Inhale deeply and exhale fully. Either with eyes closed or open, draw your awareness and your line of sight to your nose tip. Focus on the sensation of ground beneath you and the sound of your breath.


Butterfly (not for knee injuries or strain)

Begin sitting on the floor, with soles of the feet pressed together. Allow your knees to drop out to the sides. Sit up tall.

Grasp your feet with your hands and begin to bounce your knees up and down gently. Repeat for 5 breaths. Allow your knees to relax.

Inhale to sit up tall again, then exhale while you bend forward from the hips. You can press your elbows into your knees to get a further stretch in the groin. Spine should be as long as possible, chest nice and open, aiming your navel towards your feet. Allow your neck to be a natural extension of the spine.

Take a few breaths here, closing your eyes and engaging mula bandha if this feels right to you.

Inhale to sit back up again.




Chakki Chalanasana (shakti bandha – can be powerful emotional cleanser!)

Sit with legs as far apart as they will comfortably go. You can have straight legs, firming thighs into the floor, or bent knees, actively pulling the toes towards the face. Option here to sit on a cushion or folded blanket to ease the angle.

Inhale to sit up tall. Extend your arms in front of you at shoulder height, with hands clasped together and pointed like charlie’s angels. Exhaling, turn towards your left foot, fold forward and extend as far as possible, sweep around in a big circle towards your right foot.

Inhale to sit up and pull backwards, turning once more to the left foot to exhale. Exhale as you bend and circle  forwards, inhale as you sit up and circle back.

Imagine you are stirring a big honey pot between your legs. Continue to stir in a clockwise motion, keeping arms straight.

Repeat 5 times clockwise, 5 times anticlockwise.


Virbhadrasana (Warrior 1, 2 and 3)

All the warriors are good for mulabandha, but I especially love warrior one. Begin in tadasana. Step left foot back towards the back of the mat, angled out at 45*. Feet are on train tracke, not in a parallel line. This gives your hips room to face forwards to the front of the mat.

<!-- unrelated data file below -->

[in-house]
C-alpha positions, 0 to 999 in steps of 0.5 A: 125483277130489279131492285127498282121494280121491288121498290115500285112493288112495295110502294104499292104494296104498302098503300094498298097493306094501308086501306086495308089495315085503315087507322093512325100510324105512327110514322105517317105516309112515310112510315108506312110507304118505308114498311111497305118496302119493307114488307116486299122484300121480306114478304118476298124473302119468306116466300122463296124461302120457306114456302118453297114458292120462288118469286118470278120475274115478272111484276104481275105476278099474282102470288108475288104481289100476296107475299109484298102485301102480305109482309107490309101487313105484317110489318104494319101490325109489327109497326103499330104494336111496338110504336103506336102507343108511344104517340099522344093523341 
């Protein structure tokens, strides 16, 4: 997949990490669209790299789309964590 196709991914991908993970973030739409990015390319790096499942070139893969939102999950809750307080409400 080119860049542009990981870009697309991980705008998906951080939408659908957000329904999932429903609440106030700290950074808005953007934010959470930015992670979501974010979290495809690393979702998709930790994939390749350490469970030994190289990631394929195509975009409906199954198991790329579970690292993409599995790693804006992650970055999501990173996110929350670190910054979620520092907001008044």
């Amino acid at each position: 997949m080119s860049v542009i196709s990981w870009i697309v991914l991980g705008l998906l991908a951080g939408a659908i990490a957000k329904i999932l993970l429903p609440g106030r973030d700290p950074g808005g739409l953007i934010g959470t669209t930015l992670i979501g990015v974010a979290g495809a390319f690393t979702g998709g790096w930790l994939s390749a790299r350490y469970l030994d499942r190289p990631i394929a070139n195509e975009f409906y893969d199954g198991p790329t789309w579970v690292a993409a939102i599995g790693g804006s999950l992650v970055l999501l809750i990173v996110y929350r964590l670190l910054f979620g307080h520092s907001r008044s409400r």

Inhale arms straight up overhead, then exhale to bend front knee to a right angle over your ankle. Front knee should be tracking towards your 2nd toe and not extended forward of the ankle. If it has bent forward, take a wider stance and move your back leg farther behind.

Remember to square your hips to the front, ground into the outer edge of your back foot, and relax your shoulders away from the ears, squeezing the shoulder blades together.

Spend a few breaths here, playing with mula bandha, perhaps rising a little on the inhale, grounding further down on the exhale. Breathing should be smooth and even. You can practice ujjayi breath here and again imagine drawing up vital energy from the earth below, flowing upwards from the soles of your feet to your finger tips.

To come out of the pose, inhale, straightening the front leg. Step the back leg forward to meet the front one in tadasana and join the palms at the heart for one breath. Repeat by stepping the other foot back.

Finish your practice with a few full yogic breaths, breathing through the nose. Inhale deeply into the belly, then fill the chest. Exhale deeply, feel the breath leave your body like a wave. Inhale to fill abdomen and lower back, up into chest and shoulders. Exhale: chest falls, belly falls. Be with your breath.


Alanna xo